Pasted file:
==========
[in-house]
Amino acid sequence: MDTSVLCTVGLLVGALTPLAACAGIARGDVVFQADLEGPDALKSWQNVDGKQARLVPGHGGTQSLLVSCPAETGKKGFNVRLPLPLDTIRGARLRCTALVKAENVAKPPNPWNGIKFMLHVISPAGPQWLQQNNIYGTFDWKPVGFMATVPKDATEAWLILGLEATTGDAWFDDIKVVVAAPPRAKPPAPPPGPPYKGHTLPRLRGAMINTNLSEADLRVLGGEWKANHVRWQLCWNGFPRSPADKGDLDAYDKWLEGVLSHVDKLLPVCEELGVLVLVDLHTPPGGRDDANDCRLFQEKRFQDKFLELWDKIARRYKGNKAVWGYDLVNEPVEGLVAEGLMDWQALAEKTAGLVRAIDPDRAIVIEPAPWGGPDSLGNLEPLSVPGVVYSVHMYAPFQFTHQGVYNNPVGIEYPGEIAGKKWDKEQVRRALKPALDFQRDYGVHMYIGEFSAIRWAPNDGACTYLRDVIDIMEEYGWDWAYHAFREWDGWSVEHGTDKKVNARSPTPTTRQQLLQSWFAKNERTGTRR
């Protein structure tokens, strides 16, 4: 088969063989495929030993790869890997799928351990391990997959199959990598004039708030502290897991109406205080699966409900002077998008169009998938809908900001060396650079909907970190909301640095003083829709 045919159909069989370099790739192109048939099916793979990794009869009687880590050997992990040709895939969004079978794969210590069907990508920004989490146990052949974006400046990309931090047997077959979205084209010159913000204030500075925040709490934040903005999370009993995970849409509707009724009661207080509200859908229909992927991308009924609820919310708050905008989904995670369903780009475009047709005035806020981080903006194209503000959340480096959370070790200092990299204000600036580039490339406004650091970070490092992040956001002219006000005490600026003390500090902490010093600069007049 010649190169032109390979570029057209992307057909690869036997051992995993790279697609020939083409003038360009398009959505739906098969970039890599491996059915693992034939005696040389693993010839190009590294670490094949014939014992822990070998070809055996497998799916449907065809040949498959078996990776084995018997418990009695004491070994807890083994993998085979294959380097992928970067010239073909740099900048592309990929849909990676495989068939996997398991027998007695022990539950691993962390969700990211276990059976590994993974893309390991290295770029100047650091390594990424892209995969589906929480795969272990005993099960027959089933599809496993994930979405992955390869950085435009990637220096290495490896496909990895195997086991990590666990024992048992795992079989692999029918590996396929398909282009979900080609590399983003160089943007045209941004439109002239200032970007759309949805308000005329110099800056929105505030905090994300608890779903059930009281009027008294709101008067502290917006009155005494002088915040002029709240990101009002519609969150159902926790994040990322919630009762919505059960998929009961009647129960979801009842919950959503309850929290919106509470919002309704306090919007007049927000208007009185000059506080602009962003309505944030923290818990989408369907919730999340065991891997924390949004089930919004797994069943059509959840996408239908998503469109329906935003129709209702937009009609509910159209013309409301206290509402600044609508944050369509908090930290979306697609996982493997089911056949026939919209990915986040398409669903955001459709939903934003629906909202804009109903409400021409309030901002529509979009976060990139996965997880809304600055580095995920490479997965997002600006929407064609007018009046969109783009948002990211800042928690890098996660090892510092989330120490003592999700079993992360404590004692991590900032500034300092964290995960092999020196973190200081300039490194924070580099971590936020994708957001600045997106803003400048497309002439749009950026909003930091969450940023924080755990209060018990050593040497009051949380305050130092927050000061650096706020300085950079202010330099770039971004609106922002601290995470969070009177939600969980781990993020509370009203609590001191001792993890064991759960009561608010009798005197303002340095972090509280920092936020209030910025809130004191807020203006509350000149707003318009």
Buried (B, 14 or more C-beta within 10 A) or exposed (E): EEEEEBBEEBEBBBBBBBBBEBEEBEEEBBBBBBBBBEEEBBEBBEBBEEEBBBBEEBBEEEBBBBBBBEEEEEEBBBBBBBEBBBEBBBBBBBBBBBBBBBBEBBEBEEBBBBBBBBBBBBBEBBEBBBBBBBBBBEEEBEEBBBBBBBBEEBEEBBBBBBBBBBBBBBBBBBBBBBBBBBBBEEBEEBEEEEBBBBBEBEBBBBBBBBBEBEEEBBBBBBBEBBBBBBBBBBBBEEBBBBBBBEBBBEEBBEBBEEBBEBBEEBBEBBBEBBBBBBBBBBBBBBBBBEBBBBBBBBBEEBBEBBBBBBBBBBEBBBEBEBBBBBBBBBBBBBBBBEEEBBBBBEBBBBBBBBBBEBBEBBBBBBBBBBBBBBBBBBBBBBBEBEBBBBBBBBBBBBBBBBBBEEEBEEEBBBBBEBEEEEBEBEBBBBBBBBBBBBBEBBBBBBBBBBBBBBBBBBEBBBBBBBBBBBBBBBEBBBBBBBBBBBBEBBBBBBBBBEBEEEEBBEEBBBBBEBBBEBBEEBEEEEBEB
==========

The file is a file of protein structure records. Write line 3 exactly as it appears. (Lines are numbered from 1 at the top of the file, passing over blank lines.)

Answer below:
């Protein structure tokens, strides 16, 4: 088969063989495929030993790869890997799928351990391990997959199959990598004039708030502290897991109406205080699966409900002077998008169009998938809908900001060396650079909907970190909301640095003083829709 045919159909069989370099790739192109048939099916793979990794009869009687880590050997992990040709895939969004079978794969210590069907990508920004989490146990052949974006400046990309931090047997077959979205084209010159913000204030500075925040709490934040903005999370009993995970849409509707009724009661207080509200859908229909992927991308009924609820919310708050905008989904995670369903780009475009047709005035806020981080903006194209503000959340480096959370070790200092990299204000600036580039490339406004650091970070490092992040956001002219006000005490600026003390500090902490010093600069007049 010649190169032109390979570029057209992307057909690869036997051992995993790279697609020939083409003038360009398009959505739906098969970039890599491996059915693992034939005696040389693993010839190009590294670490094949014939014992822990070998070809055996497998799916449907065809040949498959078996990776084995018997418990009695004491070994807890083994993998085979294959380097992928970067010239073909740099900048592309990929849909990676495989068939996997398991027998007695022990539950691993962390969700990211276990059976590994993974893309390991290295770029100047650091390594990424892209995969589906929480795969272990005993099960027959089933599809496993994930979405992955390869950085435009990637220096290495490896496909990895195997086991990590666990024992048992795992079989692999029918590996396929398909282009979900080609590399983003160089943007045209941004439109002239200032970007759309949805308000005329110099800056929105505030905090994300608890779903059930009281009027008294709101008067502290917006009155005494002088915040002029709240990101009002519609969150159902926790994040990322919630009762919505059960998929009961009647129960979801009842919950959503309850929290919106509470919002309704306090919007007049927000208007009185000059506080602009962003309505944030923290818990989408369907919730999340065991891997924390949004089930919004797994069943059509959840996408239908998503469109329906935003129709209702937009009609509910159209013309409301206290509402600044609508944050369509908090930290979306697609996982493997089911056949026939919209990915986040398409669903955001459709939903934003629906909202804009109903409400021409309030901002529509979009976060990139996965997880809304600055580095995920490479997965997002600006929407064609007018009046969109783009948002990211800042928690890098996660090892510092989330120490003592999700079993992360404590004692991590900032500034300092964290995960092999020196973190200081300039490194924070580099971590936020994708957001600045997106803003400048497309002439749009950026909003930091969450940023924080755990209060018990050593040497009051949380305050130092927050000061650096706020300085950079202010330099770039971004609106922002601290995470969070009177939600969980781990993020509370009203609590001191001792993890064991759960009561608010009798005197303002340095972090509280920092936020209030910025809130004191807020203006509350000149707003318009």